The biopharma industry is a business intended to make money for its investors: nothing more, nothing less. Making drugs solely to help people is what charities do and while that’s no doubt a great reward in itself, it doesn’t pay so well.

  14. Peter kENNY says:

    Have the leaders of ‘real’ Pharma considered how this might compromise attempts to harmonize global IP?

  15. Anon says:

    Shkreli’s sin is not jacking up the price per se, because a “fair price” is just what people are prepared to pay. Shkreli’s sin has more to do with illegally blocking others from competing on price. And even while I wouldn’t dare to take advantage in this way myself, I still blame the system more for allowing this to happen in the first place.

  16. Joe Pharma says:

    Derek, you have NO clue what R&D Turing has been conducting, which is a competitive advantage many companies covet. You might ultimately look very silly based on this post. Your company wastes hundreds of millions of dollars/year and has very little to show for it besides a marginally effective drug for a subset of CF patients.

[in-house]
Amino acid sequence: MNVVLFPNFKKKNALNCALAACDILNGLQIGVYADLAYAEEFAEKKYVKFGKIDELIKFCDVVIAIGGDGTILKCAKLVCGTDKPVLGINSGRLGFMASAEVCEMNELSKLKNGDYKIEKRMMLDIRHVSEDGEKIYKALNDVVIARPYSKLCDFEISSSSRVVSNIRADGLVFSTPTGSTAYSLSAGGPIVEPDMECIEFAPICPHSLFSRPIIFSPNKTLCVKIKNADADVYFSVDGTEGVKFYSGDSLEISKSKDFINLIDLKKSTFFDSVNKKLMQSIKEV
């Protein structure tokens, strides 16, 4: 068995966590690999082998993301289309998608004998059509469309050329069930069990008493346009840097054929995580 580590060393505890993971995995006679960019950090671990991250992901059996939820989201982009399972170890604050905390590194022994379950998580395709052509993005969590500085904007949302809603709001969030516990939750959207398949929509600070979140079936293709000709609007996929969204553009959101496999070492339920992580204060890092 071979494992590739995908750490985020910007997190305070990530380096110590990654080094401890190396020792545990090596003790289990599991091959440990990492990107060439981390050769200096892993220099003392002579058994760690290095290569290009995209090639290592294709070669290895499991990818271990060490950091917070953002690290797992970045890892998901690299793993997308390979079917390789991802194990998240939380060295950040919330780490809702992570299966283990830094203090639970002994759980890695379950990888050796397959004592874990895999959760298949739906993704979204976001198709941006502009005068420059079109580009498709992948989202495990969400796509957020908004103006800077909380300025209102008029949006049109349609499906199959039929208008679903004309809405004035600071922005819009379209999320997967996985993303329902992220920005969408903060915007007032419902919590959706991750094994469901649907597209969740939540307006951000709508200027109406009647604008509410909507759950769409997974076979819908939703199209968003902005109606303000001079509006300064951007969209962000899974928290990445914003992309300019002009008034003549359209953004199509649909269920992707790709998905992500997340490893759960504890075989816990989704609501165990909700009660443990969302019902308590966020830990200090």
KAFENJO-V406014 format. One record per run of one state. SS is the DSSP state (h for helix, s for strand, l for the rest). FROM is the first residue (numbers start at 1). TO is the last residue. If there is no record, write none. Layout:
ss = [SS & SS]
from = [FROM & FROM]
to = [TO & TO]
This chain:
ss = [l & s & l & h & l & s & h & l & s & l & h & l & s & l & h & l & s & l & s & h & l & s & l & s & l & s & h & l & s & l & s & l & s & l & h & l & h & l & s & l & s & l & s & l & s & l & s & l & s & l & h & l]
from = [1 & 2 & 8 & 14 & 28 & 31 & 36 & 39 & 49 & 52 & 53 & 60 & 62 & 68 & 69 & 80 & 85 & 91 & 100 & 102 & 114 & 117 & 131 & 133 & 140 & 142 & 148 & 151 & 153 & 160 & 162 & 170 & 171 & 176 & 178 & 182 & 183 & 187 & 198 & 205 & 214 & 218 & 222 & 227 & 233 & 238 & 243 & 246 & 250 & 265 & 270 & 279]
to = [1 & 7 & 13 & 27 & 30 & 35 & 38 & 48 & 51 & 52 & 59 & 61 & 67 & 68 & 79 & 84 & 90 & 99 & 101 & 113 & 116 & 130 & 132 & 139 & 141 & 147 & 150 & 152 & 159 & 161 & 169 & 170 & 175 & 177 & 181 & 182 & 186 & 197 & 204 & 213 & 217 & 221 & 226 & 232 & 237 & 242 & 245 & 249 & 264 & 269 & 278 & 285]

1. Phil says:

      @Turding Pharmaceutical plant, Joe Pharma

      Reading patents/prescribing information/market research is not R&D.

      Derek might ultimately look silly, but you do presently.

      1. Joe Pharma says:

        Your response makes zero sense. Turing clearly has R&D projects, as it hired a world-renowned CMO/Head of R&D in Eliseo Salinas. Private companies have ZERO reason to disclose their discovery projects, as disclosure can invite competition. The company is clearly doing R&D, and clearly raised $90M from investors who believe they’ll receive significant ROI. All of that ROI can’t possibly come from daraprim alone.

        Most of these people, including Derek, have zero clue about the pharma business. Brent Saunders did a hard switch on Namenda, forcing AD patients to move to Namenda XR so they could keep their profit stream alive. Where is the outcry?

        1. Phil says:

          Zero sense, zero clue. Zero. You keep saying this word. I do not think it means what you think it means.

          Bee tee dubs, convincing investors that you’re going to earn ROI is not the same as earning ROI.